[squeak-dev] Re: immutibility

Bert Freudenberg bert at freudenbergs.de
Wed Mar 31 15:13:53 UTC 2010

On 31.03.2010, at 17:01, Igor Stasenko wrote:
> On 31 March 2010 17:14, Bert Freudenberg <bert at freudenbergs.de> wrote:
>> On 31.03.2010, at 16:10, Igor Stasenko wrote:
>>> On 31 March 2010 16:07, Bert Freudenberg <bert at freudenbergs.de> wrote:
>>>> On 31.03.2010, at 15:03, Igor Stasenko wrote:
>>>>> On 30 March 2010 14:09, Bert Freudenberg <bert at freudenbergs.de> wrote:
>>>>>> On 30.03.2010, at 11:45, Bryce Kampjes wrote:
>>>>>>> On Thu, 2010-03-18 at 16:40 +0100, Bert Freudenberg wrote:
>>>>>>>> On 18.03.2010, at 16:30, Ralph Johnson wrote:
>>>>>>>>> On 3/18/10, Bert Freudenberg <bert at freudenbergs.de> wrote:
>>>>>>>>>> With true immutables you can start developing in a mixed object/functional style, which would allow interesting optimizations, e.g. for concurrency, memoization etc.
>>>>>>>>> I've developed in a mixed object/functional style for years, and I
>>>>>>>>> think a lot of other people do, too.   You don't need language support
>>>>>>>>> for this, though I expect it would be helpful.  It makes concurrency
>>>>>>>>> and distributed programming easier, and is important when you are
>>>>>>>>> dealing with databases.  Eric Evans calls this "Value Object" in his
>>>>>>>>> book "Domain Driven Design".
>>>>>>>>> -Ralph Johnson
>>>>>>>> Right, the style is possible without VM support in your own subsystem. But being able to *guarantee* immutability would allow to generalize this beyond your own special-purpose code. And possibly it would enable further VM-level optimizations.
>>>>>>> Even perfectly VM enforced immutability isn't enough to allow
>>>>>>> optimisation if you still allow become:. It's always possible to swap
>>>>>>> out the immutable object with a different one via become:.
>>>>>> It's fine to swap immutable objects, unless the object holding the reference is itself unmutable. No instance variable of an immutable object can be stored into, not even by become:.  Obviously, become: would have to honor the immutability flag:. For references inside immutable objects, become: becomes a forward-become (or a no-op if both were immutable):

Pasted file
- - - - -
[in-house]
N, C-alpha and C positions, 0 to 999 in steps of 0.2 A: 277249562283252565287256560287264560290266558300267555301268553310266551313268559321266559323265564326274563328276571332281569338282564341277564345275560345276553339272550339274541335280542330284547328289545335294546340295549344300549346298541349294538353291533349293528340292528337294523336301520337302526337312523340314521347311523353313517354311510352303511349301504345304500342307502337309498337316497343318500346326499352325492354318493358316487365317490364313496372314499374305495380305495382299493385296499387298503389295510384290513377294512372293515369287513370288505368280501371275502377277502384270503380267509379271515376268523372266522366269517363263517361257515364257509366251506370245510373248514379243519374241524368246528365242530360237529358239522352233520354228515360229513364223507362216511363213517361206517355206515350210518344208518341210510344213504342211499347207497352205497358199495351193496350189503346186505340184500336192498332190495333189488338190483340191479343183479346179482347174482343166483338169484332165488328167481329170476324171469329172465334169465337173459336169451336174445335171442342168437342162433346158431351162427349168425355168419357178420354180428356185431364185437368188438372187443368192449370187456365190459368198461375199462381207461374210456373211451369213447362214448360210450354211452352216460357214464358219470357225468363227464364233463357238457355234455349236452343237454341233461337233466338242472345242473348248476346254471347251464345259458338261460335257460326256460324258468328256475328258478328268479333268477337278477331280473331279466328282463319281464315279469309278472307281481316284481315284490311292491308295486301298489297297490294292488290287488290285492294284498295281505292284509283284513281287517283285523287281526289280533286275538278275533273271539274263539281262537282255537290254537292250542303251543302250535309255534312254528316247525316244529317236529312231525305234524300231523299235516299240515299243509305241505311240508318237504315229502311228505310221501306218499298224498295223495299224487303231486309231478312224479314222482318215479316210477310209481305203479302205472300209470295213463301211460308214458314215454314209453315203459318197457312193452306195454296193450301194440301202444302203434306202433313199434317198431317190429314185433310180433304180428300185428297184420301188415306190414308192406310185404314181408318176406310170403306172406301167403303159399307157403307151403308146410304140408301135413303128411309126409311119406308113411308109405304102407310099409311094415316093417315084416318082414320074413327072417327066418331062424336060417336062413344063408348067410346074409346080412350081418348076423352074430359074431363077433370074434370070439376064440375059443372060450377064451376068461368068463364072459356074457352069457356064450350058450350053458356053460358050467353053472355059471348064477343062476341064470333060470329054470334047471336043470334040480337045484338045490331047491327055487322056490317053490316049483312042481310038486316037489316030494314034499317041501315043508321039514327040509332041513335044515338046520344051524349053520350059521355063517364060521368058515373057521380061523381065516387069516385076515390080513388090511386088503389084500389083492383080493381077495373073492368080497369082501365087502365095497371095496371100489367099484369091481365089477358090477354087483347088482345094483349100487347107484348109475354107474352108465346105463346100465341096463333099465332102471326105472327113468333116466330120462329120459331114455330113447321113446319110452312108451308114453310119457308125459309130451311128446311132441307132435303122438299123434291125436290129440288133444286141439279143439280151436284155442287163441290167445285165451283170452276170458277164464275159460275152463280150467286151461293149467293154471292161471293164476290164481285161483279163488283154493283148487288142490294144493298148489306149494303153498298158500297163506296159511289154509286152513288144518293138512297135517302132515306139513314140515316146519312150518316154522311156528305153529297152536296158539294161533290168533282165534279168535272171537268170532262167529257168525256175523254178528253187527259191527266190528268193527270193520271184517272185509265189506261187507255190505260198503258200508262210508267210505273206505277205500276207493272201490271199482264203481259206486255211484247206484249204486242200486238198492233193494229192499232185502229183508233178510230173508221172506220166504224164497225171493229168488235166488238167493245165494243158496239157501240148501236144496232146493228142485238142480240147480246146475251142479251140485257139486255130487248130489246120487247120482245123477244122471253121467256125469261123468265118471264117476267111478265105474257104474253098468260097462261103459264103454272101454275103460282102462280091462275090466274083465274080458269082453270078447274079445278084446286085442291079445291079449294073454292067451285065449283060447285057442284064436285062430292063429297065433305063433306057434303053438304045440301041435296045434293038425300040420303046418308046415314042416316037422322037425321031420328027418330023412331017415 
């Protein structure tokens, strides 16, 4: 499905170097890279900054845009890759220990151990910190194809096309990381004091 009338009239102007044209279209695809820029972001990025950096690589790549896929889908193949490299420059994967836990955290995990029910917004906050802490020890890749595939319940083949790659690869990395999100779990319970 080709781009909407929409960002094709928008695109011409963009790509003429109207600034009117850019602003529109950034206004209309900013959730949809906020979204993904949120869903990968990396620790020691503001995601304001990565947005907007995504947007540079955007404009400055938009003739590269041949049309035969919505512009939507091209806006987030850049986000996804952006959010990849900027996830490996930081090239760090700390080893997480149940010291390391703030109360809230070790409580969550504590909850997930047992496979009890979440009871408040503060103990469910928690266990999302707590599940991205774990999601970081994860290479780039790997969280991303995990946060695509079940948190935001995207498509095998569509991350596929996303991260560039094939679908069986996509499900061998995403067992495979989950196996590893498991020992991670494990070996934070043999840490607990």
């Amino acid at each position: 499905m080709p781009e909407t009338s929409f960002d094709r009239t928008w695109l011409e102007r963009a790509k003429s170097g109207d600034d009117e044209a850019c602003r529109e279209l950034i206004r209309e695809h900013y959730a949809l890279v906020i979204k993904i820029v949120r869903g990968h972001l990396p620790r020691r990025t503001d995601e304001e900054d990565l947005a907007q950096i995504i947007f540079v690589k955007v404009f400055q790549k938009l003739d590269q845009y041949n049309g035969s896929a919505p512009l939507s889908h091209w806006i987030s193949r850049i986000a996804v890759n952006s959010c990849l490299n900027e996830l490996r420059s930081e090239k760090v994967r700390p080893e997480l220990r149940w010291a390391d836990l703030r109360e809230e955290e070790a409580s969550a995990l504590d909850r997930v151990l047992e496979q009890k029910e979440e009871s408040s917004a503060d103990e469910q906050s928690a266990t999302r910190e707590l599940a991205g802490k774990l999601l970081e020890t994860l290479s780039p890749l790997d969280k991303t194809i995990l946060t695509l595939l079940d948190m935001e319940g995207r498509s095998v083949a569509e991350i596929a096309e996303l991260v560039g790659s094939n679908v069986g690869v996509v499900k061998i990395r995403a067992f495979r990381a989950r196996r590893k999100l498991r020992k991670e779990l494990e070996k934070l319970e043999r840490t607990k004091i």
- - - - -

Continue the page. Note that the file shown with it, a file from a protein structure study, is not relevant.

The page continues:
>>>>>> a := Array with: A new.
>>>>>> b := Array with: B new beImmutable.
>>>>>> c := (Array with: C new) beImmutable.
>>>>>> a first become: b first. "a points to the immutable B instance, b to the A instance".
>>>>>> a first become: c first. "both a and c now point to the immutable C instance"
>>>>> one of the problem with #become:/becomeForward: that it should swap
>>>>> all of existing references atomically.
>>>>> Now imagine that while walking the heap, it replaced a 50% of
>>>>> references to given object, and then discoreved that it
>>>>> needs to swap a reference held by immutable object.
>>>>> Now, what you suppose to do? Revert all changes and fail primitive?
>>>>> Ignore this object (do not alter it references) and continue?
>>>>> Or, before doing the real swapping, scan the heap and check all object
>>>>> to make sure that none of them are immutable and so, #become will work
>>>>> ok?
>>>> Just ignore all writes into immutable objects (that is, in the become code, do not insert a forwarding block), otherwise proceed as usual.
>>> But such semantics is no longer can be treated as #become (or #becomeForward),
>>> because you leaving a references to old object instead of uniformly
>>> replacing them with swapped one.
>> I don't see a problem with that. Can you give an example where it would be problematic?
> It defeats a purpose of #become.
> If you think about objects as a nodes in directed graph, then
> become is a way to replace a single node with another one,
> such that all nodes pointing to node A, now start pointing to node B.
> If you make any exceptions, you'll end up with having part of nodes in
> graph pointing to B, while
> another part still pointing to node A.
> Many things in system relying on such semantics, and i don't even want
> to guess, how many places will break
> if you change that, because in all cases where one using #become, he
> expects that all references is replaced, but now he should keep in
> mind that some references keep unchanged and moreover, you don't have
> a reliable control over this process.
> So, instead of simple and predictable behavior, #become will be
> something unreliable and brittle, which cannot be fully trusted.

self call: Shenanigans ;)

Show me a single place that would break in a real-world use-case.

In fact, #become: is rarely used in Squeak because of its inherent slowness caused by our direct-pointer object model. And those rare places I can think of would work just fine.

- Bert -

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